Total Acceptance From the Heart is How You Create Peace in Your Relationship
What do I want to tell you about relationships? I could rework what other people have written, whether the five love languages or the parent-adult-child model of transactional analysis, but what I truly know is at the level of learned experience, not words.
These days, I exist without need. Written down, that sounds stupid. Of course I need food, water, the whole hierarchy of Maslow’s needs. Of course I love and crave touch, comfort, sex, ideas; all of those. But there is also a way I can be alone without yearning. It’s not that I’m an introvert, because that is just a point on the line between solitude and connection; we all live somewhere on that scale.
In my earlier years, I had a need to fill a void of some sort. Perhaps that was the wound of separation from family, whether that happened in early childhood or from leaving home, yet now that sense of incompleteness has gone. This is not to say that I don’t get tremendous pleasure and comfort from my relationship with Maude; I do, and were it to end, as it is bound to end for one of us, of course I would be bereft, wounded, at a loss. Yet I would survive in a way that was not possible in my twenties.
I can name the factors that led to that change. Decades of meditation; zazen, to be precise. This involves sitting, following the breath and avoiding thoughts as much as possible (which is not much) in favor of paying attention to the body, the here and now.
A lifetime of living has given me a rich sampling of what is possible. There are paths not taken that I would have enjoyed, like being an architect. I no longer have time to take these routes, but I do not regret them. I still have plans, projects and ideas that may not all fit in my allotted time. So be it.
And obviously my body has changed. Its desires and capabilities are different.
But I don’t want to convey the message that a successful relationship requires a long apprenticeship, because what Maude and I have is an attitude, and I see no reason why it cannot be adopted by anyone at any age.
Total acceptance from the heart is how you create peace in your relationship #relationships #quote Click To TweetIt starts from the understanding that we are two completely separate individuals. My desires, pleasures, thoughts and worries are not hers, even though there is much overlap. It is where they don’t overlap that the differences stand out.
Ooh look, she’s doing it the opposite from me! She’s going about it all wrong; that’s not the efficient way to do it. Her reading list is so different from mine. I would be exhausted from the amount of time she spends on the phone communicating with friends.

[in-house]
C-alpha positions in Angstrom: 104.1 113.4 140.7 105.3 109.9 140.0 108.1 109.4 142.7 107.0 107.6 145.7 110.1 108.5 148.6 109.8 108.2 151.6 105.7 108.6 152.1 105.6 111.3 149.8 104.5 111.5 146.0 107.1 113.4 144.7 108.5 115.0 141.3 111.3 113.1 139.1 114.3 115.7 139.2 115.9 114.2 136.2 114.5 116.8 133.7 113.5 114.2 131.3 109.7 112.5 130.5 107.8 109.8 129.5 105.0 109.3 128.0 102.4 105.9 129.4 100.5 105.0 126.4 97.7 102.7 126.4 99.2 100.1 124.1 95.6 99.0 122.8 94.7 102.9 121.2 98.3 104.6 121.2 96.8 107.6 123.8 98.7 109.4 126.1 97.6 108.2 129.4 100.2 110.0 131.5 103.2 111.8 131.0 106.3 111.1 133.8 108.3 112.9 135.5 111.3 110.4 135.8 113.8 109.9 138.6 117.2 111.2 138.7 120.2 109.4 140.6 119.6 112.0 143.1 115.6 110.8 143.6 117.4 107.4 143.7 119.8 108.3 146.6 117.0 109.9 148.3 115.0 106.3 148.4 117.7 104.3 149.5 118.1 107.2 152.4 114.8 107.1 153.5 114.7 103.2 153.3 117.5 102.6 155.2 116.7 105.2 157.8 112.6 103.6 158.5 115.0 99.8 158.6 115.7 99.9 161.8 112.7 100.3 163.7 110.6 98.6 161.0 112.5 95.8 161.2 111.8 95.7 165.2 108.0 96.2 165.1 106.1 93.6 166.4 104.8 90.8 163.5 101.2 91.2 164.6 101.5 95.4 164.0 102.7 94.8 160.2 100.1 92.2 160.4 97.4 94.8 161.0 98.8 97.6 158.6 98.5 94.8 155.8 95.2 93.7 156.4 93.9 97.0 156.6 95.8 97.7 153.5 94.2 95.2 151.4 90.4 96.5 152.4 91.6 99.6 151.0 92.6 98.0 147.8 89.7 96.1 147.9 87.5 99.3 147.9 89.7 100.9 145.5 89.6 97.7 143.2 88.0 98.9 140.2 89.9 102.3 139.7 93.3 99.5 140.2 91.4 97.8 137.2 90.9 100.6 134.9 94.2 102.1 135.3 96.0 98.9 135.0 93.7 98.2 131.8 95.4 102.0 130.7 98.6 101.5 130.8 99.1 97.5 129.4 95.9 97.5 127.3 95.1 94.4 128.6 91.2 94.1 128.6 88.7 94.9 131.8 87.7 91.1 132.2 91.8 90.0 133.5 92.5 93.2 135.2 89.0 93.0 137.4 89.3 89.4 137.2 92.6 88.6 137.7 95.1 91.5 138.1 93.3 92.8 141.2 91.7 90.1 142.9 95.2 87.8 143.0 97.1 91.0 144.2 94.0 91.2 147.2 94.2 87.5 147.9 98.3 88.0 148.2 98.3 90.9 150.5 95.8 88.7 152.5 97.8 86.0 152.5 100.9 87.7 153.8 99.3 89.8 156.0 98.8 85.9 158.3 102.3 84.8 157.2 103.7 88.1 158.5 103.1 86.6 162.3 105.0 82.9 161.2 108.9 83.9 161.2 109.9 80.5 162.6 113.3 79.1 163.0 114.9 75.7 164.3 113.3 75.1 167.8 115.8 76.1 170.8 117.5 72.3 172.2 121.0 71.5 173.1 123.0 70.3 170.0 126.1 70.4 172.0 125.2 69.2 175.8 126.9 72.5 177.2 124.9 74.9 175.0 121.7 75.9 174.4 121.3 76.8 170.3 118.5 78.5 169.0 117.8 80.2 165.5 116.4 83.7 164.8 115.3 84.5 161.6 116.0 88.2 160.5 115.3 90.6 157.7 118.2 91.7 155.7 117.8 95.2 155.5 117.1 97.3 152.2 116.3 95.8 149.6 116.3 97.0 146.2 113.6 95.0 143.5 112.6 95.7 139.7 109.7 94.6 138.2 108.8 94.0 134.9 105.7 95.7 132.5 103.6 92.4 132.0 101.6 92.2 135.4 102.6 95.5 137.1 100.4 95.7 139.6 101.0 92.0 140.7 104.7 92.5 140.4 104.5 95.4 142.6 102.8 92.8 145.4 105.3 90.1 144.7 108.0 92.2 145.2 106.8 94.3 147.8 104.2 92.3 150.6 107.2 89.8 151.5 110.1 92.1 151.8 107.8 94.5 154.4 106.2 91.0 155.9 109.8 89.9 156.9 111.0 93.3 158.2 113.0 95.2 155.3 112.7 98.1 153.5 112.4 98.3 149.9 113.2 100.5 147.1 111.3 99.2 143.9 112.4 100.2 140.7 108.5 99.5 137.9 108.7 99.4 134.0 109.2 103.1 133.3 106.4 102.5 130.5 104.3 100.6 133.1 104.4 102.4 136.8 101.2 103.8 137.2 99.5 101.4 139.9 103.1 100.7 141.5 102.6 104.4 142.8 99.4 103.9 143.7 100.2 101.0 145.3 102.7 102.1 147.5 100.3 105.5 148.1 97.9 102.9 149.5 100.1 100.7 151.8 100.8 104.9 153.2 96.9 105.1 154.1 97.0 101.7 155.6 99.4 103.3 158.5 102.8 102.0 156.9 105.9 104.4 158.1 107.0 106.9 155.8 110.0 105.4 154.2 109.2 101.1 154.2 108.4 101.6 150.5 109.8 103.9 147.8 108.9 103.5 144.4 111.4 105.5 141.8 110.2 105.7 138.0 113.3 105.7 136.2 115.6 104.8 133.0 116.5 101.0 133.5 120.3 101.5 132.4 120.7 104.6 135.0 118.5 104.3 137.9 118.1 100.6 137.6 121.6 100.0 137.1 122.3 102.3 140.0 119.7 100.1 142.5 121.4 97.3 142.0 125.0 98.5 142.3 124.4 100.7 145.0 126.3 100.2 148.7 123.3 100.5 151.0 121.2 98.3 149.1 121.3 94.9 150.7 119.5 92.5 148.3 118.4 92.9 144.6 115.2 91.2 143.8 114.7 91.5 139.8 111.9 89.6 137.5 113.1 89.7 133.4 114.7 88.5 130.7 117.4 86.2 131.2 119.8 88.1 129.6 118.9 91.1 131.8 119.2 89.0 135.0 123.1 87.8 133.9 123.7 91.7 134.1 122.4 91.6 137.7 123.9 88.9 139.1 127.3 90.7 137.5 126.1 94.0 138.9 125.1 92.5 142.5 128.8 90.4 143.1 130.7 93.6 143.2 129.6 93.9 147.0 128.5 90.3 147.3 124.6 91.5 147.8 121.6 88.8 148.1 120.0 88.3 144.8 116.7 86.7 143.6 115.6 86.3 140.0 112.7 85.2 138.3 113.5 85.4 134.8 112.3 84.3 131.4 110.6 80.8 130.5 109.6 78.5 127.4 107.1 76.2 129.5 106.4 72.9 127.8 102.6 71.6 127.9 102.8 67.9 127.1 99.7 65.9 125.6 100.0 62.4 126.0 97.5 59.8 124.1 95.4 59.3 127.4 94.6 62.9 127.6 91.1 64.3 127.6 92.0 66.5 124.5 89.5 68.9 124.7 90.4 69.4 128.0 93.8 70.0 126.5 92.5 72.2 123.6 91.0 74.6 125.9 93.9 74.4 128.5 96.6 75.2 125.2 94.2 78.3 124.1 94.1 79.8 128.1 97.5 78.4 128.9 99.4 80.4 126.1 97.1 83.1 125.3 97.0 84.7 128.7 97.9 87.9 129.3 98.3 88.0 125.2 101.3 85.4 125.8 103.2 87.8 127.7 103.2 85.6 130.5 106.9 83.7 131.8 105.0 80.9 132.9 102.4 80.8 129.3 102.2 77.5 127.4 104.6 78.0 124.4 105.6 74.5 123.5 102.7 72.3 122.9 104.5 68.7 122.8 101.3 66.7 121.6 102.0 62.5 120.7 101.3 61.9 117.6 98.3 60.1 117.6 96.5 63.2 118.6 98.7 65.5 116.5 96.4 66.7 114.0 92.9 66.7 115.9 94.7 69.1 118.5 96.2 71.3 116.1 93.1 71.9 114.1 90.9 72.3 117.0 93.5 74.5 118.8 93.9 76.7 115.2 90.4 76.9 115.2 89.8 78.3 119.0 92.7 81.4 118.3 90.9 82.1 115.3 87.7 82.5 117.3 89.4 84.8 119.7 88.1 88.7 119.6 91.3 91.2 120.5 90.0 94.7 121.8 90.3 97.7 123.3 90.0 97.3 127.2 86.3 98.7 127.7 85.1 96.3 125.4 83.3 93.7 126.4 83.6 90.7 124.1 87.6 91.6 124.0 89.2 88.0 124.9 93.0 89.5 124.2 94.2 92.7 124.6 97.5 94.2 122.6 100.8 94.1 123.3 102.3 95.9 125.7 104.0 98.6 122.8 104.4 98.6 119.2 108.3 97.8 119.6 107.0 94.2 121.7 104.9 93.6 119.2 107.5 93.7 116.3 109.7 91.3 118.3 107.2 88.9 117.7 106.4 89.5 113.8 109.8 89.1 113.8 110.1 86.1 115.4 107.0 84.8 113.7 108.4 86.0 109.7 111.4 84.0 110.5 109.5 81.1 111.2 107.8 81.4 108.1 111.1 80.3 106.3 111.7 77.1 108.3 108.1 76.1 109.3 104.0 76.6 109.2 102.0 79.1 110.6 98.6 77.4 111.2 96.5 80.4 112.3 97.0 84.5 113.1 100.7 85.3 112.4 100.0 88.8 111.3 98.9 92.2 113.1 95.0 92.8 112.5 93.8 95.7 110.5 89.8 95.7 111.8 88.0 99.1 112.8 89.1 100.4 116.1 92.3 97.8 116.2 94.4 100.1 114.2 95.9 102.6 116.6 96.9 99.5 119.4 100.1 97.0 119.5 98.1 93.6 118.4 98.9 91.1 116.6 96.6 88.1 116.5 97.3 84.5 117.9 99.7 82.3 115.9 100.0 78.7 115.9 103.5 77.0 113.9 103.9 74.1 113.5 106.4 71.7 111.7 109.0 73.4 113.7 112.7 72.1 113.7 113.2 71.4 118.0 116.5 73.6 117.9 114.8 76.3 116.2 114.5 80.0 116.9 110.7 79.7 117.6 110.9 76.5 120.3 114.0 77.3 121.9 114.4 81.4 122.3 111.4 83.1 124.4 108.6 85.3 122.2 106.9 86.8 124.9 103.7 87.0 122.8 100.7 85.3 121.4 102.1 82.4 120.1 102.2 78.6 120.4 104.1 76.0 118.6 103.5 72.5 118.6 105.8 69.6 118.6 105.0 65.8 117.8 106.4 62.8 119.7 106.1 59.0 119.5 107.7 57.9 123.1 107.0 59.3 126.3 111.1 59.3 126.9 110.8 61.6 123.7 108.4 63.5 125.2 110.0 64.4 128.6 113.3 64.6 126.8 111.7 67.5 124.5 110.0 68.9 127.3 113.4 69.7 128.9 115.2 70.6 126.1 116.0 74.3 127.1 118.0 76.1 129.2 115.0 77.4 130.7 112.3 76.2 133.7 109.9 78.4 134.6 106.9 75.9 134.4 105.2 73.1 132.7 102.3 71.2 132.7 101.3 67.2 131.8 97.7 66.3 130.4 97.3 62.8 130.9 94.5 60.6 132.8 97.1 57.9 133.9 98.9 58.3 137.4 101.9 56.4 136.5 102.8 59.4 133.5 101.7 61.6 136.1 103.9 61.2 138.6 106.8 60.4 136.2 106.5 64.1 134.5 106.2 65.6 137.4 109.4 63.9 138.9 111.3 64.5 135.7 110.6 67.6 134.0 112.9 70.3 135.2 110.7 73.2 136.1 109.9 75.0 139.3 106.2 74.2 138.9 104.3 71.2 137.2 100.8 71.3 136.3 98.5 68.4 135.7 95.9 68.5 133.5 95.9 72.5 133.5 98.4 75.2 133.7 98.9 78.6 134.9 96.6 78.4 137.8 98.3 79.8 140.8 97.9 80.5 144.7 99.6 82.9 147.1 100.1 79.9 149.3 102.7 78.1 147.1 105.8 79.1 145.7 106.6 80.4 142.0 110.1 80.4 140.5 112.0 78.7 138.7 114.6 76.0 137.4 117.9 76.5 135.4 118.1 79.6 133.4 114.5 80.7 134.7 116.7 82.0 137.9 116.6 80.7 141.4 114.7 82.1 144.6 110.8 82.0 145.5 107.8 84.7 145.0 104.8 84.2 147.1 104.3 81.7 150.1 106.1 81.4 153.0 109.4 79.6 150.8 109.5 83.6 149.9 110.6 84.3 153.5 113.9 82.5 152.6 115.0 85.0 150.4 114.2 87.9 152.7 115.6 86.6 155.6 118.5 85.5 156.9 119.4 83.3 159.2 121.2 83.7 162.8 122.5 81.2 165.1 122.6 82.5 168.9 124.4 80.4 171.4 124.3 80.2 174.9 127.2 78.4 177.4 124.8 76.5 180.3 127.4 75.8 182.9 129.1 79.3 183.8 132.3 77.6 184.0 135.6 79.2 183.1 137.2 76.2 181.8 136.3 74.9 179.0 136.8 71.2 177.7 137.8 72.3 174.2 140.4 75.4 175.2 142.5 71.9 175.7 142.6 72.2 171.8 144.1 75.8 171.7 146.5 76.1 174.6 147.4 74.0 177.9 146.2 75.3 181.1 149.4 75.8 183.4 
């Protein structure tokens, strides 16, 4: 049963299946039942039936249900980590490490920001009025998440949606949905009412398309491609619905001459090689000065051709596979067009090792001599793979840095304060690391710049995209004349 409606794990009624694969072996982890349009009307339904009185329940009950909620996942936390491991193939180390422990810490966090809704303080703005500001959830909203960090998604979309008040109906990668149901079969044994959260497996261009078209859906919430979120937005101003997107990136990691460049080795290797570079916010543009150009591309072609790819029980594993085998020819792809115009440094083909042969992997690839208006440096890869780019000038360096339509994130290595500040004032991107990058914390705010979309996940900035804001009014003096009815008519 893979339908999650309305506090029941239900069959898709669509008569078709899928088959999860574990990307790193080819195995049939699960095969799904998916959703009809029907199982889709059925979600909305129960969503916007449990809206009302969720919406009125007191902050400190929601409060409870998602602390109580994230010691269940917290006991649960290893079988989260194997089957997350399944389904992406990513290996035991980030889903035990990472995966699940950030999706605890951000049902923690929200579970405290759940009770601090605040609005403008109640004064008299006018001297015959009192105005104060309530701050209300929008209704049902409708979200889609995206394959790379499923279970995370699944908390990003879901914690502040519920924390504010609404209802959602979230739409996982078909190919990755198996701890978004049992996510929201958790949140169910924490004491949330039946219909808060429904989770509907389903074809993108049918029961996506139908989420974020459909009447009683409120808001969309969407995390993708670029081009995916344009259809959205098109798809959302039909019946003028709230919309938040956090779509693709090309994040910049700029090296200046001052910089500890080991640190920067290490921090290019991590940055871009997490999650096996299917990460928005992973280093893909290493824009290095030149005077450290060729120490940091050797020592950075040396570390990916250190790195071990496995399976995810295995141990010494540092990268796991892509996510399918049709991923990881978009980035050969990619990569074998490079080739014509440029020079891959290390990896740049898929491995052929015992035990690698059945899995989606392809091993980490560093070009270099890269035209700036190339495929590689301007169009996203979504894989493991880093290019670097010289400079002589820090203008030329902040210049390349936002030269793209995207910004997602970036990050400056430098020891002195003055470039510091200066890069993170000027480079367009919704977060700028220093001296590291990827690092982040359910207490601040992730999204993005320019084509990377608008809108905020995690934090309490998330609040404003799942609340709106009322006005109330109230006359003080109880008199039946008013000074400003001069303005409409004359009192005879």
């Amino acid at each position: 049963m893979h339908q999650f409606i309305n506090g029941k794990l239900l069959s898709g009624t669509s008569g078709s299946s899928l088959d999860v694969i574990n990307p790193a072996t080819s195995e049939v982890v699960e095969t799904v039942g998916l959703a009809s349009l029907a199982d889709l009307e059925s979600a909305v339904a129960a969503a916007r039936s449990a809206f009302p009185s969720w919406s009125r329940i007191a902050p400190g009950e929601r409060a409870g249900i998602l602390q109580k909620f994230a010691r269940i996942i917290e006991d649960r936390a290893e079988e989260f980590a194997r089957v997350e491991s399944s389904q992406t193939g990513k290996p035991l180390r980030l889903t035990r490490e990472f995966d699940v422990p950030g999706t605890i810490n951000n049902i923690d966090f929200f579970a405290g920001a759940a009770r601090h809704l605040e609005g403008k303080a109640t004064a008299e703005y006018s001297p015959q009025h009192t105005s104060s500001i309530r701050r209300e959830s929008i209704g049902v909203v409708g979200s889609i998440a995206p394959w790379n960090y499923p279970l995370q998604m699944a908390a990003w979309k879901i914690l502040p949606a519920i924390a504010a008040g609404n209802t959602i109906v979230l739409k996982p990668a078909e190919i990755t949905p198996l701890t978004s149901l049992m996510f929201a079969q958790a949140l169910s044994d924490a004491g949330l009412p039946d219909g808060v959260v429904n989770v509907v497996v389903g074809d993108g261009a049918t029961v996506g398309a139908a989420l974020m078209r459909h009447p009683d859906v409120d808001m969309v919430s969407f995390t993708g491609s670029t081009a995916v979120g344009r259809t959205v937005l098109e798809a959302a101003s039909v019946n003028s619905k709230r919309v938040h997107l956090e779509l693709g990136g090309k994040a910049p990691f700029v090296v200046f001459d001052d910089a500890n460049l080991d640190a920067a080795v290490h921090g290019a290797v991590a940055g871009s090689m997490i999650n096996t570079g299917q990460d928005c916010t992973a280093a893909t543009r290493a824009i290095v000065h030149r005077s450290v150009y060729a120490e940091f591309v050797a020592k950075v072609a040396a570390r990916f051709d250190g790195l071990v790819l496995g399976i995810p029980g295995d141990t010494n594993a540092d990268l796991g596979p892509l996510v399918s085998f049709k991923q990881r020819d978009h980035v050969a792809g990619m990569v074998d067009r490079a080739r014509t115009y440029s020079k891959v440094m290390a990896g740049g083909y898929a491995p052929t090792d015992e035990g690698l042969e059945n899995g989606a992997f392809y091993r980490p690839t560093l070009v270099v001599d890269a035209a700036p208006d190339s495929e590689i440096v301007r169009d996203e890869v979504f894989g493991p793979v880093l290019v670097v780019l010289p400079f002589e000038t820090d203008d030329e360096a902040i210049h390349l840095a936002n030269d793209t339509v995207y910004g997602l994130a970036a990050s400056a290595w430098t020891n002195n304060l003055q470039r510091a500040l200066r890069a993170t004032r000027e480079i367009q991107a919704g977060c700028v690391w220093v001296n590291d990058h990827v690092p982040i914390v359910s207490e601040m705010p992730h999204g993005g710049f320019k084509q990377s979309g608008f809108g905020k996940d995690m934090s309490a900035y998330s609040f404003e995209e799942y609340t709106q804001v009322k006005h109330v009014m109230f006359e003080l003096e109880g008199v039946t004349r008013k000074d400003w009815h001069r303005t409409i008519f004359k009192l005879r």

Some of these are adorable and some annoying, but I know that her core values and intentions in this world are good and match mine. I know this at such a deep level that naming them comes second. Her differences are how she chooses to carry out those intentions, yet they only arise because I have made different choices, and my choices have no more weight than hers. Any annoyance at such differences is for me to resolve by looking at why it annoys me. There is no place for criticism. Even advice is to be given lightly because it can veer into control with a more palatable syntax.
So far I have spoken little of why we are together. The word love does not come easily to me. I associate it too readily with soaring strings and black-and-white movies, yet I find it in a myriad of small things: the way we touch shoulders when sitting; my admiration for the way she connects with others; the cooperative way we manage the dishes. Maude gives me the support, intimacy and connection we all need as humans, and because my individuality, my differences, are fully accepted, the only limit to closeness is how much I can open up and be myself.
I approach her to fulfill my needs but have no expectations because she is her own person. That may sound crazy in the face of wedding vows and living together and the work of maintaining a household, but it means that everything given is a joy, a bonus. I start off complete and am added to, instead of having expectations that will not always be met.
It is a very paradoxical state I am describing. By expecting nothing, I receive everything. Maude and I remain puzzled, dazzled and awed by the coexistence of complete freedom and effortless connection.
We realize this idea of total acceptance may be difficult to grasp. Not only is it a paradox, but it flies in the face of modern expectations of what a relationship is. Yet ideas like this are a reframing, a sudden seeing the world from a different angle, and can occur in an instant. Change your mind and you change your world.
(This blog is the result of a long discussion with Maude and some of her writing suggestions.)
Photo credit: Maude Mayes
Read what some other writers have to say on this topic.
Get our free weekly newsletter about how to have a harmonious relationship.